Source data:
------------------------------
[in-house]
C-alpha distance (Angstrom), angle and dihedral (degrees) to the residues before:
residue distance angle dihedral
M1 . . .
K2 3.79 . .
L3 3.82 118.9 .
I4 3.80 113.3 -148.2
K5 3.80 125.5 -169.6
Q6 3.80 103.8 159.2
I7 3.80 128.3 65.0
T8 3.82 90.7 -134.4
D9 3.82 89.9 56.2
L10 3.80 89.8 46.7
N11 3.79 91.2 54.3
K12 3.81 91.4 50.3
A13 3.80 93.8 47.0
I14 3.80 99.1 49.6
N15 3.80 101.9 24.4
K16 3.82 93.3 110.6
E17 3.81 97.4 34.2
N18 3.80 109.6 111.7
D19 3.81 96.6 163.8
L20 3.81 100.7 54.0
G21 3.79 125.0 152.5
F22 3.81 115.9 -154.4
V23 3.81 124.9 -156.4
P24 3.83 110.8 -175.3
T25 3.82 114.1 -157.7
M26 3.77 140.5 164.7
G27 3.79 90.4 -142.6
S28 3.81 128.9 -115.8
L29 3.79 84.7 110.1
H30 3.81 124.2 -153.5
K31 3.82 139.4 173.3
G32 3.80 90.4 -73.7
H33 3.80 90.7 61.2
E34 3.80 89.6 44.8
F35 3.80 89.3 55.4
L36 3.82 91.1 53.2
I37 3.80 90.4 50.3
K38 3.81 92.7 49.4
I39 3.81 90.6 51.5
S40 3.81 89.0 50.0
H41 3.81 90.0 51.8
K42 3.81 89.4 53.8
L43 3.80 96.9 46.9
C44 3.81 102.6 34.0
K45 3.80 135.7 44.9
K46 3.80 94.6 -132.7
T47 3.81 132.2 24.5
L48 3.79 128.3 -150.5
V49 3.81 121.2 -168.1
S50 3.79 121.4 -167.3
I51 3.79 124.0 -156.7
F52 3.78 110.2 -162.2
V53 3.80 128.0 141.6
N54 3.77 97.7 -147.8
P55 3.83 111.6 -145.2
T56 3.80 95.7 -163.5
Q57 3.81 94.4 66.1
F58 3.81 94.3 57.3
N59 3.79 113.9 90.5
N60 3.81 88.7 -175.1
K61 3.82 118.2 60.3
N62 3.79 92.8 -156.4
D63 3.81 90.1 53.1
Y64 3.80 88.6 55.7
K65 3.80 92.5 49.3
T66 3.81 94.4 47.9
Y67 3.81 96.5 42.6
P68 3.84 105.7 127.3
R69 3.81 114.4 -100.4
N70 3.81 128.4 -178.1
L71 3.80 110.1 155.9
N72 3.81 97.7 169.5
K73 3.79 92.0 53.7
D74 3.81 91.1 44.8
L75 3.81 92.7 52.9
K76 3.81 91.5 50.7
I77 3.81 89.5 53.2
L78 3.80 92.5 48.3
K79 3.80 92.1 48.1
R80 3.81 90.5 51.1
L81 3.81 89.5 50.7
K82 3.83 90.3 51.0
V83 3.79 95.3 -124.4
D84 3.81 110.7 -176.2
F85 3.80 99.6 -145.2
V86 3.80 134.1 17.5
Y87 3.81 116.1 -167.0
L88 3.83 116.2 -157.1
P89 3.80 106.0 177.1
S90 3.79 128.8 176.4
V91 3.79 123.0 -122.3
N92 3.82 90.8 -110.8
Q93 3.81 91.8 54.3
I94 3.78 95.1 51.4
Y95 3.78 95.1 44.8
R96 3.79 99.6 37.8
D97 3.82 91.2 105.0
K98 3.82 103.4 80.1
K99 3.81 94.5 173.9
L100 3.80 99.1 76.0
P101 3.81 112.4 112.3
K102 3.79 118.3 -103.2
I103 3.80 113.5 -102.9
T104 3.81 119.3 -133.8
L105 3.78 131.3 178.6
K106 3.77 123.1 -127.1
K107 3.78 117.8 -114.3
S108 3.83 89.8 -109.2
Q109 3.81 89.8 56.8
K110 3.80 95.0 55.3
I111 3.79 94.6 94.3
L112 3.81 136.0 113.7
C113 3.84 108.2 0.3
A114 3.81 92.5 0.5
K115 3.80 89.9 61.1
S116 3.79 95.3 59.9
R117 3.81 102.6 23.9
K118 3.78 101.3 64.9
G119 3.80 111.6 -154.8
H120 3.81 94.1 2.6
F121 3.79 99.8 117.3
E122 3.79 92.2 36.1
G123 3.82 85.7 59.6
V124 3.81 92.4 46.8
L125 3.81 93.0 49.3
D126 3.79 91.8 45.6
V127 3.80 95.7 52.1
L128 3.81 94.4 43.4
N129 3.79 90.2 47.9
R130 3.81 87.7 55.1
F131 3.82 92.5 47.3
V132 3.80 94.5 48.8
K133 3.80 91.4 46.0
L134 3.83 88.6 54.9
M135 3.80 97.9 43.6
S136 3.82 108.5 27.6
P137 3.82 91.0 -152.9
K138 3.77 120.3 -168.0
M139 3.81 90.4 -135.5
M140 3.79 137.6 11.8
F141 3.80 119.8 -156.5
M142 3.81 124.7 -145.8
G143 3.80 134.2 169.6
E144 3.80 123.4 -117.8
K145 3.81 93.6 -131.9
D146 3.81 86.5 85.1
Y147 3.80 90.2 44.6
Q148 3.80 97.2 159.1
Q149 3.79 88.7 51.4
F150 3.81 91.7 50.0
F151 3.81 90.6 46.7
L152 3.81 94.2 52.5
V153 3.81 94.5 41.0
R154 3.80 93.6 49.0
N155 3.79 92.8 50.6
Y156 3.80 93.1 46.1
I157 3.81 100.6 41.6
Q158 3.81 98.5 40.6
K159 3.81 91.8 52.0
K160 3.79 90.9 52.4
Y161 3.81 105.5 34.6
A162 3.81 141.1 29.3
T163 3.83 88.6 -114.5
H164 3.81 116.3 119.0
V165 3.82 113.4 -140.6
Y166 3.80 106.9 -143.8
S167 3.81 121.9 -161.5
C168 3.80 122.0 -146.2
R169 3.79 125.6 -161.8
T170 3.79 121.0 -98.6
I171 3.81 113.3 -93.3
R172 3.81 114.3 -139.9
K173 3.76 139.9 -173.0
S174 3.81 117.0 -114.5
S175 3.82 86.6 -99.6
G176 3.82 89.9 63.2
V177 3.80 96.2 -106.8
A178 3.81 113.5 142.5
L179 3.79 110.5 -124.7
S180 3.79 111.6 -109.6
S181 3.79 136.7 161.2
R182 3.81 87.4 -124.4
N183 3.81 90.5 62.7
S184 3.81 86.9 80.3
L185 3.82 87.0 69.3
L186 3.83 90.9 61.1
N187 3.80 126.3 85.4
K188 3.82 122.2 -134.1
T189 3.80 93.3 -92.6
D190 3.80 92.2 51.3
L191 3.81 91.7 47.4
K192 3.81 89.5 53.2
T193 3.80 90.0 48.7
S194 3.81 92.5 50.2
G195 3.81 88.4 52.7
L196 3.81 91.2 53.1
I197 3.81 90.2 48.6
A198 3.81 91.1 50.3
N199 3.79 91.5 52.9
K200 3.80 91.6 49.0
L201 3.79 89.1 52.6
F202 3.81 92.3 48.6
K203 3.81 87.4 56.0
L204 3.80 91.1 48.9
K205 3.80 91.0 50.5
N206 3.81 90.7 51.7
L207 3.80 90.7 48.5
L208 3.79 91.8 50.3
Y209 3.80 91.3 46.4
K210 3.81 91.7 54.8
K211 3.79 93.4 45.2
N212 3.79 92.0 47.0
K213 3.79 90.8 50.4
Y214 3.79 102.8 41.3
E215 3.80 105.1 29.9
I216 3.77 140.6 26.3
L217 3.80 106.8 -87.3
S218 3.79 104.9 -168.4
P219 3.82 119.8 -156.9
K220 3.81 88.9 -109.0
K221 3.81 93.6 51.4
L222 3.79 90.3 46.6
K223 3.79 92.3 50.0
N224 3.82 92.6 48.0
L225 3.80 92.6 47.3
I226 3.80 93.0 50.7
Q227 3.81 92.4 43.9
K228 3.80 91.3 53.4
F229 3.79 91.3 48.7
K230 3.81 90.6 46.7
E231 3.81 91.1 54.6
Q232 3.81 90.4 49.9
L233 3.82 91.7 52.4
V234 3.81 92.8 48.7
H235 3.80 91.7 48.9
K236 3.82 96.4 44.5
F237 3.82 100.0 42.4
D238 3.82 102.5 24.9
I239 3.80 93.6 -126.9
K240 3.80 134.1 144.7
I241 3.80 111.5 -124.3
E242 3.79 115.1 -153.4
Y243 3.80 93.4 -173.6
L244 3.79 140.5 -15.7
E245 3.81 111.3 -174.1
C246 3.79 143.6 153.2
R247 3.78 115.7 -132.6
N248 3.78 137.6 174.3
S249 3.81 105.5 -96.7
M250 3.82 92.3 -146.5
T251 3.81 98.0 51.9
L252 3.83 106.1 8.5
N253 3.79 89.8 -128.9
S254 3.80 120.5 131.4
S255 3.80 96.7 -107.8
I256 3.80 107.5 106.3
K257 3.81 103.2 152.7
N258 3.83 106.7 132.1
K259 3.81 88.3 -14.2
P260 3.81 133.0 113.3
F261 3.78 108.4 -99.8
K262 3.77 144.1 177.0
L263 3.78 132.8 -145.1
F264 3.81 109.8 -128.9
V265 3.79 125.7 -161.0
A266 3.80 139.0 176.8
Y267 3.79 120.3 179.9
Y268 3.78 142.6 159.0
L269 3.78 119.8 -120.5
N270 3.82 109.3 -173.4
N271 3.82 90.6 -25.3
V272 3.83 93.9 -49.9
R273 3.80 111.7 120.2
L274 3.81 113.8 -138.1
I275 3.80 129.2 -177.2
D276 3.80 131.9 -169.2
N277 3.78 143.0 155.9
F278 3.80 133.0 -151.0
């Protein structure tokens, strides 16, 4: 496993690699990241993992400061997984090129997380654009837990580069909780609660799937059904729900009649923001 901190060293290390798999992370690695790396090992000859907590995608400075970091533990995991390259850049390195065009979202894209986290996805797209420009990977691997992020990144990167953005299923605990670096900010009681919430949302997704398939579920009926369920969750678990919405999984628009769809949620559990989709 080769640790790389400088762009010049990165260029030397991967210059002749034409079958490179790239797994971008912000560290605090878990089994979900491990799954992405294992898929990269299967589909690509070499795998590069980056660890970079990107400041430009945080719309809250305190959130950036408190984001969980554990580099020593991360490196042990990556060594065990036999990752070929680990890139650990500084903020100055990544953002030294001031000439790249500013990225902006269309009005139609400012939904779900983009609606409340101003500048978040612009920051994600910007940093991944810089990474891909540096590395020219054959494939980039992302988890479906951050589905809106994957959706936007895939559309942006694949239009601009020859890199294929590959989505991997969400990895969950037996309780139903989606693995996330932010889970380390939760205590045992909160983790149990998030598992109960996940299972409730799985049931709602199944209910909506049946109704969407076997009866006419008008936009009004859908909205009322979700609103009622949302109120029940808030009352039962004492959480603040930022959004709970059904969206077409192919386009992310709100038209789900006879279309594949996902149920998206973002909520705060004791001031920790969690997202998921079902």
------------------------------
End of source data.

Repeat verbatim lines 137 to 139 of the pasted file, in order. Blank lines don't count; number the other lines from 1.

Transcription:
L134 3.83 88.6 54.9
M135 3.80 97.9 43.6
S136 3.82 108.5 27.6